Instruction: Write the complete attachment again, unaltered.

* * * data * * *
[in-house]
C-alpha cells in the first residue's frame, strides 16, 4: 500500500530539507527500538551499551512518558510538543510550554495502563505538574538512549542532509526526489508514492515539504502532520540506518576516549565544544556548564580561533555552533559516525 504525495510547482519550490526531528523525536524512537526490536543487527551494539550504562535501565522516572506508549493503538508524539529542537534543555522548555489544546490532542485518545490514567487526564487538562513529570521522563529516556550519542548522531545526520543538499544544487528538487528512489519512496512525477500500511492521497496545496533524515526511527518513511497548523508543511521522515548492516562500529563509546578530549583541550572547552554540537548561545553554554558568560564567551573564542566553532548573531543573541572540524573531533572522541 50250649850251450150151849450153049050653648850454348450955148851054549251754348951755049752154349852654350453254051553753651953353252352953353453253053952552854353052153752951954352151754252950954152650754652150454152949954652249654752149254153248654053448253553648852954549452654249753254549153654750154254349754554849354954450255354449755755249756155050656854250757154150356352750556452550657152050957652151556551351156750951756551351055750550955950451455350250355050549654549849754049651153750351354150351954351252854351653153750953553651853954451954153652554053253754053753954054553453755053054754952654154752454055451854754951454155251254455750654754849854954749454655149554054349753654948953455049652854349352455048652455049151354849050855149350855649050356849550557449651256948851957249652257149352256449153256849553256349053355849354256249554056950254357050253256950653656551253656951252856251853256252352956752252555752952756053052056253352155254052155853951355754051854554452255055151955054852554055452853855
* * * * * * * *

[in-house]
C-alpha cells in the first residue's frame, strides 16, 4: 500500500530539507527500538551499551512518558510538543510550554495502563505538574538512549542532509526526489508514492515539504502532520540506518576516549565544544556548564580561533555552533559516525 504525495510547482519550490526531528523525536524512537526490536543487527551494539550504562535501565522516572506508549493503538508524539529542537534543555522548555489544546490532542485518545490514567487526564487538562513529570521522563529516556550519542548522531545526520543538499544544487528538487528512489519512496512525477500500511492521497496545496533524515526511527518513511497548523508543511521522515548492516562500529563509546578530549583541550572547552554540537548561545553554554558568560564567551573564542566553532548573531543573541572540524573531533572522541 50250649850251450150151849450153049050653648850454348450955148851054549251754348951755049752154349852654350453254051553753651953353252352953353453253053952552854353052153752951954352151754252950954152650754652150454152949954652249654752149254153248654053448253553648852954549452654249753254549153654750154254349754554849354954450255354449755755249756155050656854250757154150356352750556452550657152050957652151556551351156750951756551351055750550955950451455350250355050549654549849754049651153750351354150351954351252854351653153750953553651853954451954153652554053253754053753954054553453755053054754952654154752454055451854754951454155251254455750654754849854954749454655149554054349753654948953455049652854349352455048652455049151354849050855149350855649050356849550557449651256948851957249652257149352256449153256849553256349053355849354256249554056950254357050253256950653656551253656951252856251853256252352956752252555752952756053052056253352155254052155853951355754051854554452255055151955054852554055452853855